Alignment Newsletter #30

Link post


Learn­ing Com­plex Goals with Iter­ated Am­plifi­ca­tion (Paul Chris­ti­ano et al): This blog post and the ac­com­pa­ny­ing pa­per in­tro­duces iter­ated am­plifi­ca­tion, fo­cus­ing on how it can be used to define a train­ing sig­nal for tasks that hu­mans can­not perform or eval­u­ate, such as de­sign­ing a tran­sit sys­tem. The key in­sight is that hu­mans are ca­pa­ble of de­com­pos­ing even very difficult tasks into slightly sim­pler tasks. So, in the­ory, we could provide ground truth la­bels for an ar­bi­trar­ily difficult task by a huge tree of hu­mans, each de­com­pos­ing their own sub­ques­tion and hand­ing off new sub­ques­tions to other hu­mans, un­til ques­tions are easy enough that a hu­man can di­rectly an­swer them.

We can turn this into an effi­cient al­gorithm by hav­ing the hu­man de­com­pose the ques­tion only once, and us­ing the cur­rent AI sys­tem to an­swer the gen­er­ated sub­ques­tions. If the AI isn’t able to an­swer the sub­ques­tions, then the hu­man will get non­sense an­swers. How­ever, as long as there are ques­tions that the hu­man + AI sys­tem can an­swer but the AI alone can­not an­swer, the AI can learn from the an­swers to those ques­tions. To re­duce the re­li­ance on hu­man data, an­other model is trained to pre­dict the de­com­po­si­tion that the hu­man performs. In ad­di­tion, some tasks could re­fer to a large con­text (eg. eval­u­at­ing safety for a spe­cific rocket de­sign), so they model the hu­man as be­ing able to ac­cess small pieces of the con­text at a time.

They eval­u­ate on sim­ple al­gorith­mic tasks like dis­tance be­tween nodes in a graph, where they can pro­gram an au­to­mated hu­man de­com­po­si­tion for faster ex­per­i­ments, and there is a ground truth solu­tion. They com­pare against su­per­vised learn­ing, which trains a model on the ground truth an­swers to ques­tions (which iter­ated am­plifi­ca­tion does not have ac­cess to), and find that they can match the perfor­mance of su­per­vised learn­ing with only slightly more train­ing steps.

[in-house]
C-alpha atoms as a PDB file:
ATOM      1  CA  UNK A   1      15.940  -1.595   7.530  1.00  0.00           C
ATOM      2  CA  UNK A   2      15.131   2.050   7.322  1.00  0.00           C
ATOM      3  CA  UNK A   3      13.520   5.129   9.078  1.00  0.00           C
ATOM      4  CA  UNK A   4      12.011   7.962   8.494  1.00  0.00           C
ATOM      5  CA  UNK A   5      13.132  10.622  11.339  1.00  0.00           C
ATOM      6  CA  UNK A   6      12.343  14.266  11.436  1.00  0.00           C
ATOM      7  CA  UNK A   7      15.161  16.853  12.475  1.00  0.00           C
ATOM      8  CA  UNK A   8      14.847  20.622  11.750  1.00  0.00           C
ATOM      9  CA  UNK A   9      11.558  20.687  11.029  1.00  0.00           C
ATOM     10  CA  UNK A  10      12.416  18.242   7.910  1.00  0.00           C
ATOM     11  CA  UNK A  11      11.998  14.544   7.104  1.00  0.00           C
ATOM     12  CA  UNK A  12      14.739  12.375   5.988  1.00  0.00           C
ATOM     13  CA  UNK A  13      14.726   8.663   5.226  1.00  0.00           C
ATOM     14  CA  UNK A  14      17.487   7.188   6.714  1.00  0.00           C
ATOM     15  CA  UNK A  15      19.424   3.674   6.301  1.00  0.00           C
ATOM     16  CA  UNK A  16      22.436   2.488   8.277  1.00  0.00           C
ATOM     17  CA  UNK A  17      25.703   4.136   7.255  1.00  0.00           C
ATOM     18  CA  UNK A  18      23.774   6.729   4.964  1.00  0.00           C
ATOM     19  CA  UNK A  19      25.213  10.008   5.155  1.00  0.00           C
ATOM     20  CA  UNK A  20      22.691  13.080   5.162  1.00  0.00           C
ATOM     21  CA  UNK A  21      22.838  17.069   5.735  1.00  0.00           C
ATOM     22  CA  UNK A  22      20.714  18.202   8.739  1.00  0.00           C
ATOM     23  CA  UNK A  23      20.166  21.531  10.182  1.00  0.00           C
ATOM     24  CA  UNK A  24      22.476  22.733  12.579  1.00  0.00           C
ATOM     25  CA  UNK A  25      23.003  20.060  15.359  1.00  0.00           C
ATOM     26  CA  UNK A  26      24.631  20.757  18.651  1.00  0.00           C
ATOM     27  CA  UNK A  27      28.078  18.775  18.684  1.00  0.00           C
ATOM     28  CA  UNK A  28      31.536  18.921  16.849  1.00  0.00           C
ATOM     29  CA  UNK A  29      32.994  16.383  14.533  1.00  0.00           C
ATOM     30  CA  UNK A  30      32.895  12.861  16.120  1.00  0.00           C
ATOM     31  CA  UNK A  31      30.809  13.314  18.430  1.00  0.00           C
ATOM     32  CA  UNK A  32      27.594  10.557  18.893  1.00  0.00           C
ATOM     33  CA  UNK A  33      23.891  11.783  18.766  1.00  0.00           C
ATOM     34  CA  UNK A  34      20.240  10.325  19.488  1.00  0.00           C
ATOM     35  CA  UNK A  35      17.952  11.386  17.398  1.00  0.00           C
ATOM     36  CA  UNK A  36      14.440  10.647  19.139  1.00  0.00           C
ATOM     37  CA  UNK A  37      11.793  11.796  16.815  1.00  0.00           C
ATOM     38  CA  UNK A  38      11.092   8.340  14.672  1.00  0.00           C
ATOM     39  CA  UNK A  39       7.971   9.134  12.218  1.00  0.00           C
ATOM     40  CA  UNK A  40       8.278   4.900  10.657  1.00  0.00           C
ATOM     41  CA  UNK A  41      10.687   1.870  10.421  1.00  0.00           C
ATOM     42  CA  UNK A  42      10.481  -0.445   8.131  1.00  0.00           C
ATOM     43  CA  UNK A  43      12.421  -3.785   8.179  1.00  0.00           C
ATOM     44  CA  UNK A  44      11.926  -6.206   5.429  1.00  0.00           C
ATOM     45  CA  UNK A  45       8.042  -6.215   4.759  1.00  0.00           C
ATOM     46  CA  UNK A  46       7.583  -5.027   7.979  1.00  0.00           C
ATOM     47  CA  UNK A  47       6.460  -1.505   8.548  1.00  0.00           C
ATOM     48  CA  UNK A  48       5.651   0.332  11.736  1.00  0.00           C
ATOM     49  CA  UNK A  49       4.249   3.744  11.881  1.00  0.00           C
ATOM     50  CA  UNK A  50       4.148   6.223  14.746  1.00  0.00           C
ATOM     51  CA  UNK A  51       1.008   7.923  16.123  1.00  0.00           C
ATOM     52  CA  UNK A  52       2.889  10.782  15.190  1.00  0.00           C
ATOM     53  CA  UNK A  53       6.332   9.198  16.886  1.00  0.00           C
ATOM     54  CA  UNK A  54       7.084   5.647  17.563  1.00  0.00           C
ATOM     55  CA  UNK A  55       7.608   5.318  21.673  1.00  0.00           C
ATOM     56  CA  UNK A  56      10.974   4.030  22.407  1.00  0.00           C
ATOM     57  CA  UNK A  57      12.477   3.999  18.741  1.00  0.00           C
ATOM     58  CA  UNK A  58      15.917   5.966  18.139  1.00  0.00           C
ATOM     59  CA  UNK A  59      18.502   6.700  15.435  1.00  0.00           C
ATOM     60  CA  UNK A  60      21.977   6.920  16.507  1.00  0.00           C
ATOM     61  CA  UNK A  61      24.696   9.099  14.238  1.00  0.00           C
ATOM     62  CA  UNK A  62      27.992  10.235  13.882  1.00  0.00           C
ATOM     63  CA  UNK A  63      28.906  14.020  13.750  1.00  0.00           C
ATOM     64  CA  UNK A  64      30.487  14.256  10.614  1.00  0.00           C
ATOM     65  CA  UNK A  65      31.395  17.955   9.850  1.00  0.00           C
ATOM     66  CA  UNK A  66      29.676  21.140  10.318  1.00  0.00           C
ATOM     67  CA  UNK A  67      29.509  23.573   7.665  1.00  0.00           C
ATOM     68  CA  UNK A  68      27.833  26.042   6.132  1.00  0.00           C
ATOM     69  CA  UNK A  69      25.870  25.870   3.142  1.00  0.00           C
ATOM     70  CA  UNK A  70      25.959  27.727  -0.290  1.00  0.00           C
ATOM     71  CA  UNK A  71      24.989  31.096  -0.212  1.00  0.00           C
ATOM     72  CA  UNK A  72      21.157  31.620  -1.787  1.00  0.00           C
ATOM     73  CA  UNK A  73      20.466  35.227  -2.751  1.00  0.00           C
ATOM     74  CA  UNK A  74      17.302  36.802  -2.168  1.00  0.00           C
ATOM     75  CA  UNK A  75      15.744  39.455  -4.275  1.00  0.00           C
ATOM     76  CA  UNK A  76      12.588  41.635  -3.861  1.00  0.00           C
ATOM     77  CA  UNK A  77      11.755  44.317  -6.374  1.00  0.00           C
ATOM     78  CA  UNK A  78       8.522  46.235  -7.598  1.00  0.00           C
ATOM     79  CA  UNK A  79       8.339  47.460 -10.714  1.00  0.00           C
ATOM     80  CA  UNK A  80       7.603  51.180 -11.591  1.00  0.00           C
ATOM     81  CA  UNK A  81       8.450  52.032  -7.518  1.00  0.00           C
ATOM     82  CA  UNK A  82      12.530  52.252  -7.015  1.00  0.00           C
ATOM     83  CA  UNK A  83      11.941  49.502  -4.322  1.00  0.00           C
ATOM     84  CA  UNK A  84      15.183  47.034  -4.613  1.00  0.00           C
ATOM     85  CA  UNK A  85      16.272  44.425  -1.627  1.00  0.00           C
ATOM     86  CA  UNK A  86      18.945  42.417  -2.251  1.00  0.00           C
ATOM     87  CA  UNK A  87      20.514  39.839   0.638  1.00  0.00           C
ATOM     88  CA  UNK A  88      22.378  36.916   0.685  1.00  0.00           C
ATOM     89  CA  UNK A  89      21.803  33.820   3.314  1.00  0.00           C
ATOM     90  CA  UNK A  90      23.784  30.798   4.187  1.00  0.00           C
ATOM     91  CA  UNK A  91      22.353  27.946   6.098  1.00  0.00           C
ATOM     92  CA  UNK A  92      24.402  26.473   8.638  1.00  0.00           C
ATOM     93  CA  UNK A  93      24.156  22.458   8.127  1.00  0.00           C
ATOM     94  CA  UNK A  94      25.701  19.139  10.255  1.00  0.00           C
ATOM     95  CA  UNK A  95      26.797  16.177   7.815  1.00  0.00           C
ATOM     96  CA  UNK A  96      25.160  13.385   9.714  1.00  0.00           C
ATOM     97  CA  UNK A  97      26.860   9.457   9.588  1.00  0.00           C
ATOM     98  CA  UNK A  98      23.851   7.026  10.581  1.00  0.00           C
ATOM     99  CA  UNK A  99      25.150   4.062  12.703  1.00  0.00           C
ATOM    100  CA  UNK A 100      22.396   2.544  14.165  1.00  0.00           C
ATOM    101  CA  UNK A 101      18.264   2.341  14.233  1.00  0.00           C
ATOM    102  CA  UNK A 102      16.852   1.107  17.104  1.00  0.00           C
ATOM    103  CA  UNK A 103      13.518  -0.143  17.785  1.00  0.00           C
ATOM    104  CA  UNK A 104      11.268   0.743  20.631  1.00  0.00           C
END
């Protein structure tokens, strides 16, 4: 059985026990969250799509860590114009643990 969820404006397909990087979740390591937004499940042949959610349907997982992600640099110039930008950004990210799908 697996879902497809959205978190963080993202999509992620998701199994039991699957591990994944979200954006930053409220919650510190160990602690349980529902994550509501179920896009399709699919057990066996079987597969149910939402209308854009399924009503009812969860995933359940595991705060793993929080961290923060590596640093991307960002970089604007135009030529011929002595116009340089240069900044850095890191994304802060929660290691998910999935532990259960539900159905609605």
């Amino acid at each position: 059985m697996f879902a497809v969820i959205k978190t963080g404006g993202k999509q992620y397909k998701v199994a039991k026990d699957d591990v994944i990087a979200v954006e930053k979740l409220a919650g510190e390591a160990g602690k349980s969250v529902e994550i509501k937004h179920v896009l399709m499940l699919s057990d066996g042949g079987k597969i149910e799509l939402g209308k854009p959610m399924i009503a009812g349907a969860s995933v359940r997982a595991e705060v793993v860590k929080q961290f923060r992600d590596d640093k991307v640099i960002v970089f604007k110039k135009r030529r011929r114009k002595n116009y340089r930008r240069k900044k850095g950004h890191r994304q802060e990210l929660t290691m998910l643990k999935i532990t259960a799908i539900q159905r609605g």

Ro­hin’s opinion: This is my new fa­vorite post/​pa­per for ex­plain­ing how iter­ated am­plifi­ca­tion works, since it very suc­cinctly and clearly makes the case for iter­ated am­plifi­ca­tion as a strat­egy for gen­er­at­ing a good train­ing sig­nal. I’d recom­mend read­ing the pa­per in full, as it makes other im­por­tant points that I haven’t in­cluded in the sum­mary.

Note that it does not ex­plain a lot of Paul’s think­ing. It ex­plains one par­tic­u­lar train­ing method that al­lows you to train an AI sys­tem with a more in­tel­li­gent and in­formed over­seer.

Re­la­tional in­duc­tive bi­ases, deep learn­ing, and graph net­works (Peter W. Bat­taglia et al) (sum­ma­rized by Richard): “Part po­si­tion pa­per, part re­view, and part unifi­ca­tion”, this pa­per em­pha­sises the im­por­tance of com­bi­na­to­rial gen­er­al­i­sa­tion, which is key to how hu­mans un­der­stand the world. It ar­gues for ap­proaches which perform com­pu­ta­tion over dis­crete en­tities and the re­la­tions be­tween them, such as graph net­works. The au­thors claim that CNNs and RNNs are so suc­cess­ful due to re­la­tional in­duc­tive bi­ases—for ex­am­ple, the bias to­wards lo­cal struc­ture in­duced by con­volu­tional lay­ers. Graph net­works are promis­ing be­cause they can ex­press ar­bi­trary re­la­tional bi­ases: any nodes can be con­nected with any oth­ers de­pend­ing on the struc­ture of the prob­lem. Fur­ther, since graph net­works learn func­tions which are reused for all nodes and edges, each one can be ap­plied to graphs of any shape and size: a form of com­bi­na­to­rial gen­er­al­i­sa­tion.

In this pa­per’s frame­work, each ‘graph block’ does com­pu­ta­tions over an in­put graph and re­turns an out­put graph. The rele­vant part of the out­put might be the val­ues of edges, or those of nodes, or ‘global’ prop­er­ties of the over­all graph. Graph blocks can be im­ple­mented by stan­dard neu­ral net­work ar­chi­tec­tures or more un­usual ones such as mes­sage-pass­ing neu­ral net­works or non-lo­cal neu­ral net­works. The au­thors note some ma­jor open ques­tions: how to gen­er­ate the graphs in the first place, and how to adap­tively mod­ify them dur­ing the course of com­pu­ta­tion.